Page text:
Short answer: You Can’t. They are inherently distracting services, regardless of whether or not they are useful or relevant to you in a work capacity.
Exception to the above rule if you are one of the following:
- you are a full-time blogger – in this case, odds are being more exposed to “the noise” may actually help you.
- you are someone whose job does not depend on linear work – if you don’t spend hours at a time writing huge documents or lines of code or some other focused task, then you can probably tweet away. Odds are that you probably have a pretty cushy job too. 😉
- you are Robert Scoble – if you are Robert Scoble, then the normal rules simply do not apply.
For the rest of us, it’s noisy and distracting. And it doesn’t matter if you have notifiers on or off, because using either communication stream effectively requires participation. Sure, you can just read a series of streams, and that’s better than nothing, but not by much. Part of the point of it all is being engaged.
I think the best analogy I can come up with (and its a bit of a dramatic one, so take it with a grain of salt) is trying to do all your work in a Starbucks filled with friends, colleagues, and all of their friends and colleagues. And everyone is yelling, and there are no headphones available. And every now and then, someone yells something that you feel the need to respond to. So you do. By yelling.
The next-best solution? Wait for Twitter to be down. (ooh, cheap shot, I know!)
Okay, time for the “real” how-to. It’s a combo of the technology AND the mindset. It isn’t too hard, technically, but it may be a crazy strain on the brain.
- Tech: Turn down/off your notification settings (I recommend the same for email, btw). Anything that can pop up over your actual work should go away.
- Mind: When you are working on a serious project, close your tabs and anything else with Twitter/FF visible.
- Tech: Create a bookmark folder with FF, Summize, and Twitter all ready to go, so when you are done with work, you can quickly pick up what you missed.
- Mind: Don’t worry that you are missing something. Odds are really good you are not. Anything important will be there when you get back. I promise.
- Mind: Seriously, stop it! Close Twhirl and Twitterific, and leave it alone for a few. The world keeps on turnin whether or not you pay attention to it.
- Mind: Breathe… it’ll be okay.
- Mind: Remind your coworkers and colleagues that they can call you should something important come up.
- Tech: If you are working on something *really* important, turn off your ringer too.
Good luck to you. When in doubt, just remember: there was a world before FriendFeed, Twitter, Email, Cell Phones, and even Facebook (yes, it’s true). There were no tweets, pings, chatrooms, and ringtones. Nobody used to get sheep thrown at them nor did they have to decide between vampires and werewolves (vampires!). And Gary Coleman was once a star, dammit, a big star!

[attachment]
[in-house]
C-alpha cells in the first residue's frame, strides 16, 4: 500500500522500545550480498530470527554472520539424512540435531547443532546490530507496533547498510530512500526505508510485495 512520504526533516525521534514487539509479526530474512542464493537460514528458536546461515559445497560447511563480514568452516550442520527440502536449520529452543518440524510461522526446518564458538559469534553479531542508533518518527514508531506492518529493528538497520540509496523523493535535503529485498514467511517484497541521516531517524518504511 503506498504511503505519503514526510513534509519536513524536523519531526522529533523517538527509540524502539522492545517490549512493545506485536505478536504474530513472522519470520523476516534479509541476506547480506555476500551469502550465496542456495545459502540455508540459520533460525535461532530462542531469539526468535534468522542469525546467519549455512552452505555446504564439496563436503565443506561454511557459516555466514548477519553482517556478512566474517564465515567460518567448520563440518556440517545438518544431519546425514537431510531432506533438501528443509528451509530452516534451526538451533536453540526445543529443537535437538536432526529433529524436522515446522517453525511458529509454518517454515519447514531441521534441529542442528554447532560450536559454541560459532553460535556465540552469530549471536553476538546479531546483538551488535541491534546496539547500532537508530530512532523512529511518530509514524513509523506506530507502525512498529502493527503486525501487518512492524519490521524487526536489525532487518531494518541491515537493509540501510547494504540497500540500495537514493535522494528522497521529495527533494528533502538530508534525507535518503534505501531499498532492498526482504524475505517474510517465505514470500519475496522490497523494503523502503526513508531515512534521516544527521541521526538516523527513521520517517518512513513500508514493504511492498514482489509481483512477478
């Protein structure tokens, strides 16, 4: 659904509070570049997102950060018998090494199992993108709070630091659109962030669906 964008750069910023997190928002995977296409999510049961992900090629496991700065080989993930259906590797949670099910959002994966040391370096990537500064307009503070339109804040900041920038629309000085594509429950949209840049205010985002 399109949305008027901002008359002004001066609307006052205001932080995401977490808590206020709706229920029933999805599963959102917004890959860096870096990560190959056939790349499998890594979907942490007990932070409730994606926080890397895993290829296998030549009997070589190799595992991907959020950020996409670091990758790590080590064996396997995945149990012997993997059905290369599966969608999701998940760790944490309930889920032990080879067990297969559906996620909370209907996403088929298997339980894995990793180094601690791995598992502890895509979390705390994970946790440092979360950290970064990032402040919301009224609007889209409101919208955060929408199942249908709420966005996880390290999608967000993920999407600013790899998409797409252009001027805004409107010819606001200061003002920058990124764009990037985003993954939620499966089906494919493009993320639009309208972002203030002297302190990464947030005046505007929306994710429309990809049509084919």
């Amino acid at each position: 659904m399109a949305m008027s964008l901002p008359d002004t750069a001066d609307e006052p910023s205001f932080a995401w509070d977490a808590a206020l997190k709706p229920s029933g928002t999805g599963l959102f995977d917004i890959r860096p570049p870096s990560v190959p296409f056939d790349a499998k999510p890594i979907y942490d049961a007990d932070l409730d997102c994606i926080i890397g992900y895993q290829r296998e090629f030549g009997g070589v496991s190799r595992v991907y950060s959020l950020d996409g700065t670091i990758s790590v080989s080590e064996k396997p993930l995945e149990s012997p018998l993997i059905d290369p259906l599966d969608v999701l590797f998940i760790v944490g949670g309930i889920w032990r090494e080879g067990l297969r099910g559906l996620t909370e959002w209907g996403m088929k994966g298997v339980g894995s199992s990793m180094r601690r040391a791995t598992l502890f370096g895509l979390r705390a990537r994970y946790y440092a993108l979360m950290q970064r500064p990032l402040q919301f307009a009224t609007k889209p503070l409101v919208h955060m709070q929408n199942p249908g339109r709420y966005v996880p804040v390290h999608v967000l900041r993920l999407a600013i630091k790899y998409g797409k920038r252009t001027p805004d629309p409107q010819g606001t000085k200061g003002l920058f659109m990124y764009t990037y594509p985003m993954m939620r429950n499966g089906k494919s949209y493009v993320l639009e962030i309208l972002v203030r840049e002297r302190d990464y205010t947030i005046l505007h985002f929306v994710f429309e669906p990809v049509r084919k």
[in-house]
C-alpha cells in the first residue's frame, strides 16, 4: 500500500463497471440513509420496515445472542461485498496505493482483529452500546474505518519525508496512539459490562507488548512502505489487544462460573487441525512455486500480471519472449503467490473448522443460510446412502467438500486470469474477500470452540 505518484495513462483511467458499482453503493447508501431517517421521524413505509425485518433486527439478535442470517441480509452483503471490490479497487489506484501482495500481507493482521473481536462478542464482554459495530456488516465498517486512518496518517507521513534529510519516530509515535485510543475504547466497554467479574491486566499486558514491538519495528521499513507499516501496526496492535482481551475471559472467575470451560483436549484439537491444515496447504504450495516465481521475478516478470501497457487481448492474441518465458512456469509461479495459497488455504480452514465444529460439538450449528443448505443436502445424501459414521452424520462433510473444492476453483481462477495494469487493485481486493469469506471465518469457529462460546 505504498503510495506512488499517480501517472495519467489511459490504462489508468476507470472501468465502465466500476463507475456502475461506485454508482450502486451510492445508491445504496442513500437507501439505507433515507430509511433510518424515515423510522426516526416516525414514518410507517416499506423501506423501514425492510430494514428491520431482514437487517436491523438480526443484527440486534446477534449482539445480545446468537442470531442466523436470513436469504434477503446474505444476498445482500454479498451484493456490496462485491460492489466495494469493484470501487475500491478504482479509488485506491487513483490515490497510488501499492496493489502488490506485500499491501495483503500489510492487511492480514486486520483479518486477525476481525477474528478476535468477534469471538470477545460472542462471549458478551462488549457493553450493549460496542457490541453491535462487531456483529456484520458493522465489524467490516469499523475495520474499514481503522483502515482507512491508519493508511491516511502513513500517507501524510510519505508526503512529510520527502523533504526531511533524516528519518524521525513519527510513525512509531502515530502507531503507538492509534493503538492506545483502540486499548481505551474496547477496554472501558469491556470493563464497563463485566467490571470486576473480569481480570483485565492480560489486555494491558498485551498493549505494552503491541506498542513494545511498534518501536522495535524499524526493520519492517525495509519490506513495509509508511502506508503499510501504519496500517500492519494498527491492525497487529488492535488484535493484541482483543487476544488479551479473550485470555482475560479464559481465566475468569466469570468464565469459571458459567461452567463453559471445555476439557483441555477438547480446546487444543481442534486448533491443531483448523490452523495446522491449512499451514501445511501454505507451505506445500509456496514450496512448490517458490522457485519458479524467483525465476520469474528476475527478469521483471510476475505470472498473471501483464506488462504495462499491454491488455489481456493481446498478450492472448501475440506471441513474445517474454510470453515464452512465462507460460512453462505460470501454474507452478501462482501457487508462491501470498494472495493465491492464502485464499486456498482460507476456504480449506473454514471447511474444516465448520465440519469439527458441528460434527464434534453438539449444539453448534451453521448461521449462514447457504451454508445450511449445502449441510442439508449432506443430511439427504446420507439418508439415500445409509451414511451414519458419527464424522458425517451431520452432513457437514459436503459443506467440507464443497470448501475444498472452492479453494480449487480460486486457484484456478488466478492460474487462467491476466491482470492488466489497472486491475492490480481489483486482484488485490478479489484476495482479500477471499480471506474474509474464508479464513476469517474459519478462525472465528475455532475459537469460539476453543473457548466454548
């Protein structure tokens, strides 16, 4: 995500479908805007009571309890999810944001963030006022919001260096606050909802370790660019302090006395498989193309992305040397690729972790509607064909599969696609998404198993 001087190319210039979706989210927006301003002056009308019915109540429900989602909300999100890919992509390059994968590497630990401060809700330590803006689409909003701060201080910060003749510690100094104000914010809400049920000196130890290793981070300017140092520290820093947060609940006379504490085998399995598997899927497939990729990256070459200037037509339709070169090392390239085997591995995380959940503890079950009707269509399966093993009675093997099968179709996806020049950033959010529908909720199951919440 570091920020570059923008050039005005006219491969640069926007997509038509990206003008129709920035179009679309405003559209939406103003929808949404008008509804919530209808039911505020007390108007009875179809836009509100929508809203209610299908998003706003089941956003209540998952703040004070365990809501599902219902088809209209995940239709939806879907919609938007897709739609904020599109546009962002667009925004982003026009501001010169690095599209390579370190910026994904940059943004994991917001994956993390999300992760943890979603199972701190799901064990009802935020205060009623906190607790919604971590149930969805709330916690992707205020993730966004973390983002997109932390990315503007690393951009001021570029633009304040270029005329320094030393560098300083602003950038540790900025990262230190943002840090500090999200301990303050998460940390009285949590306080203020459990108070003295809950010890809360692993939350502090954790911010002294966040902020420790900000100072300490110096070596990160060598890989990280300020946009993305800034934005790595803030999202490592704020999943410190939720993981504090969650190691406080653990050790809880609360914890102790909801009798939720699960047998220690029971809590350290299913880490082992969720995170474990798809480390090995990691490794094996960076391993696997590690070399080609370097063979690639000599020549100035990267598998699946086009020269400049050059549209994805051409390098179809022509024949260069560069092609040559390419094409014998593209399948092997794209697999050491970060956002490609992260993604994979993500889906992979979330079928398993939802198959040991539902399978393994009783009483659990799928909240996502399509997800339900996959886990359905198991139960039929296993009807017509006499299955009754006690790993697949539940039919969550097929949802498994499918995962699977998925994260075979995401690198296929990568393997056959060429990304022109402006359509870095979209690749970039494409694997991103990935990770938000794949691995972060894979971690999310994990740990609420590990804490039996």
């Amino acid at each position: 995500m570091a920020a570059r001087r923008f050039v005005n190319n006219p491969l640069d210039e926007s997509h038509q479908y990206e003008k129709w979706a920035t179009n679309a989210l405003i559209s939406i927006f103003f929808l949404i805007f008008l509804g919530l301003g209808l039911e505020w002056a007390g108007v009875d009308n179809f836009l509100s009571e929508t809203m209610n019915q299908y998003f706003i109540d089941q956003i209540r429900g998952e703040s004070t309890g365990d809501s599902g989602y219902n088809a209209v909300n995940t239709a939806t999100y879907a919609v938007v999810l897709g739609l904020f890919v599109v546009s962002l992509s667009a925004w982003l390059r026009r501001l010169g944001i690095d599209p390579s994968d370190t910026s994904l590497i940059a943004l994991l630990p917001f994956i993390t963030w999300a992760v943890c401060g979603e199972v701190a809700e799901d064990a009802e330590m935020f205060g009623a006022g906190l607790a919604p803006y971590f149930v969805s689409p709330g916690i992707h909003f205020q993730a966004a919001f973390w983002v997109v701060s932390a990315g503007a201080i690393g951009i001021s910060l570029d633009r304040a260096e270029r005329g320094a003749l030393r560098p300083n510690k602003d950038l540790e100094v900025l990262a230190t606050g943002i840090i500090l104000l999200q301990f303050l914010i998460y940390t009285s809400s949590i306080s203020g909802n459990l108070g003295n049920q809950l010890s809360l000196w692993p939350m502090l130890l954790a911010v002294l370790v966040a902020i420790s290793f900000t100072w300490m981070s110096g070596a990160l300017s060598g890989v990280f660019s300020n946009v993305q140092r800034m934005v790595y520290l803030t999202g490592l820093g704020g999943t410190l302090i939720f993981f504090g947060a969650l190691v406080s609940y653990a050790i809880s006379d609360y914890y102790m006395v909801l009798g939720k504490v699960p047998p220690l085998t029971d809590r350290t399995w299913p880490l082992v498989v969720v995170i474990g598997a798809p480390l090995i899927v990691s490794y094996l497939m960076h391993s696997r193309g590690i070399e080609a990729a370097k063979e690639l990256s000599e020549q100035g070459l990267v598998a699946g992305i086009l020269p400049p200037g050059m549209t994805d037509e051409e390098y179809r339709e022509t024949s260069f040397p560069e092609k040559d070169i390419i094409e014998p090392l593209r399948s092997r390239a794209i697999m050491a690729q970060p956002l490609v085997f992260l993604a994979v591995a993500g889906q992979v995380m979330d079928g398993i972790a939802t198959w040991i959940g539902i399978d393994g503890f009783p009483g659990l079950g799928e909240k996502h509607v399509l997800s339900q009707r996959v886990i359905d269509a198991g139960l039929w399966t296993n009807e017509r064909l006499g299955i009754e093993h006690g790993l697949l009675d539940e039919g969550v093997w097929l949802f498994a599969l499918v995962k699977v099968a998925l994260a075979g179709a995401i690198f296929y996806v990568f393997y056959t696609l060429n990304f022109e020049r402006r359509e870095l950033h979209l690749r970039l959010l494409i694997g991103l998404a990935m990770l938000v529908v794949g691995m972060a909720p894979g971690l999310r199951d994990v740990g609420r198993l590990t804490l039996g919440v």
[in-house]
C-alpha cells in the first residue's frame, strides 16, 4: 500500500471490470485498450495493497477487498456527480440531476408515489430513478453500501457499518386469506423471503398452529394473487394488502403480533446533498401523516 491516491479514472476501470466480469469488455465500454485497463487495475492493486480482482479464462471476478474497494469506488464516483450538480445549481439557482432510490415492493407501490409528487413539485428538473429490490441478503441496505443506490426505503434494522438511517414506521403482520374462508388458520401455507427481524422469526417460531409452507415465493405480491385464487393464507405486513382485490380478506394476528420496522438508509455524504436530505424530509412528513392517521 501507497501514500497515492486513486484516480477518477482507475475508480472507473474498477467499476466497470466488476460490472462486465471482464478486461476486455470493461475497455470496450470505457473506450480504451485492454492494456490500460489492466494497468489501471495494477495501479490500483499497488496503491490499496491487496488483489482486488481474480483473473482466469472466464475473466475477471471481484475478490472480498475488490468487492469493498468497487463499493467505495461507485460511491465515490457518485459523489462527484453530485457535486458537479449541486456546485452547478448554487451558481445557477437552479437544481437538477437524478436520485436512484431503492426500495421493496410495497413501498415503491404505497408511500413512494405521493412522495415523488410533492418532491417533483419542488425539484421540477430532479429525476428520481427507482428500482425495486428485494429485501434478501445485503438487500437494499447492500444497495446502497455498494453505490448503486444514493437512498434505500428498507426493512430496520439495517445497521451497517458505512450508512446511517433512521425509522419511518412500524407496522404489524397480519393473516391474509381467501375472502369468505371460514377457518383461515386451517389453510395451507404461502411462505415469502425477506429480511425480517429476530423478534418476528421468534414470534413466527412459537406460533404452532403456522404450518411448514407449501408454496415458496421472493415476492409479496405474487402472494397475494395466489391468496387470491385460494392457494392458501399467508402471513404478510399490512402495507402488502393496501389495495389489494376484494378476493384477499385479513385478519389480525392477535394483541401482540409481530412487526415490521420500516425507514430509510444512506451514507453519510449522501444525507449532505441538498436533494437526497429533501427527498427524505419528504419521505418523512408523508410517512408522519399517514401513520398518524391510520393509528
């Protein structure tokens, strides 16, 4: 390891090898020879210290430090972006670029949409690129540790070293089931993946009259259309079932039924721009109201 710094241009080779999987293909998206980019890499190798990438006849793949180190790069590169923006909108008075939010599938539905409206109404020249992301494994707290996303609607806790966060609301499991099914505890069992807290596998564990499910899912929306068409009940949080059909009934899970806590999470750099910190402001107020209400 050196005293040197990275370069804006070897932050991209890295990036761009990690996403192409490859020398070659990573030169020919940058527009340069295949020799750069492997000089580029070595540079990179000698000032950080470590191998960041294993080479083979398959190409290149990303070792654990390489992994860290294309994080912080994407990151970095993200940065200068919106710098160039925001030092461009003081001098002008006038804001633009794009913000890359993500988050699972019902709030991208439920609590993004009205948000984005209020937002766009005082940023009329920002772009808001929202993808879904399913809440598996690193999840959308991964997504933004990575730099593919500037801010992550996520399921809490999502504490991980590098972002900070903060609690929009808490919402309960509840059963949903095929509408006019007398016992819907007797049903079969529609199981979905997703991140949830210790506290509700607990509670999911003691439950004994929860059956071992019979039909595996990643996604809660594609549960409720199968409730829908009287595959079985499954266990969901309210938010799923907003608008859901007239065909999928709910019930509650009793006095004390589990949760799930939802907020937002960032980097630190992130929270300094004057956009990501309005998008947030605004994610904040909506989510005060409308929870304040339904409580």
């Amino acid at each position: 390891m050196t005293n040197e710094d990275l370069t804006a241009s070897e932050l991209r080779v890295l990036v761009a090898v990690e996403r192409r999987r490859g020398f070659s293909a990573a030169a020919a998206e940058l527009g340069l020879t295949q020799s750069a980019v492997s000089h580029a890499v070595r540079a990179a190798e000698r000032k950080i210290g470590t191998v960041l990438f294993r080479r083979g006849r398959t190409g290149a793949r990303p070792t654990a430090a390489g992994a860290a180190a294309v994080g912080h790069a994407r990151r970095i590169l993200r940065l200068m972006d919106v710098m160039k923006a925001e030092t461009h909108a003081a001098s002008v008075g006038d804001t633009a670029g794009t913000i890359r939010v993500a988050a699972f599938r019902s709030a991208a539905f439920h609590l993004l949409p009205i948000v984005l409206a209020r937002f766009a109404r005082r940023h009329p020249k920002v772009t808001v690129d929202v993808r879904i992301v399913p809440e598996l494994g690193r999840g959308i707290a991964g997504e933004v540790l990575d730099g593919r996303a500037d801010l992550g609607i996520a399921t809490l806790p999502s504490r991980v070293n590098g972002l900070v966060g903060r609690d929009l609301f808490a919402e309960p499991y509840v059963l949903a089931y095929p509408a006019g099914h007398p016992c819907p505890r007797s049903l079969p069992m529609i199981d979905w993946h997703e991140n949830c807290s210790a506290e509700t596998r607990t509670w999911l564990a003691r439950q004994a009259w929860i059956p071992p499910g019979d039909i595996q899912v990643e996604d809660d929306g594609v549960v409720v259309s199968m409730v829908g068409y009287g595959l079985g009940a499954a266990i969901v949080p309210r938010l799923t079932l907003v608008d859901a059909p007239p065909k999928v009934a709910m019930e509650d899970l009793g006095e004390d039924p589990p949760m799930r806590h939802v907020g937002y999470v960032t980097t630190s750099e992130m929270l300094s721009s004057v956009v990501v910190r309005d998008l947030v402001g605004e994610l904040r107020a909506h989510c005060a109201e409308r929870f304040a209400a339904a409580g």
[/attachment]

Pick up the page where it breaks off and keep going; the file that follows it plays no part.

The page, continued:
Another way is to rely on RSS feeds from Summize to alert you to search terms in Twitter so you don’t have to be logged in, but you don’t miss anything. As for using FriendFeed or Twitter in their native way, I find having a tab open and checking 1x to 2x an hour while at the office means you can get all done. What’s bad is if you open them up as your only browser window and start tracking previous pages. Good luck getting out of that!
Love the cheap shot 😉
How the hell did I end up as the first screenshot? pshhhaw
Jeremiah – random chance, your tweet arrived as I took the screenshot…
Your post was a timely reminder we have to an option of tuning out and dropping out from FF and Twitter.
Thanks for reminding us that there was life before FF, Twitter etc…not so many years ago.
Thanks, these tips are just what I needed to break me from my Twitter/FriendFeed addiction while trying to work.
Now, if you’d care to follow me on Twitter…
This won’t work. If you close twhirl or FriendFeed, you’ll open it back up well before you forget it. Turn notifications off? You’ll be checking back every 2 minutes all the while thinking 10 mins has passed.
It’s a good start, but only the strong will survive 🙂 Thanks for the tips.
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Not checking for updates feels like working in a chocolate shop and not being able to regularly sample the chocolate.
In extreme cases of addiction, I recommend disconnecting from your wi-fi connection (highly effective for those folks with little discipline and a good case of attention deficit disorder).
Typically at work I just use twitter for what it stands, a quick update on “What I am doing currently?”. And every few hours check my @replies.
I don’t get involved in conversations on days when I am pressed for time.
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Something I thought seemed interesting in context (maybe): the ‘P.S. we’re hiring’ at the end of the post you linked for your well-placed cheap shot. Since the post speculates about Twitter’s problems, I wonder if the writer – a Microsoft employee – is involved in a Twitter-like project.
Try MySocialChatter.com – you can simply leave the web page open on your desktop as you work and it will refresh both Twitter and FriendFeed every 60 seconds. No notifications, no interruptions. Hope you find it useful.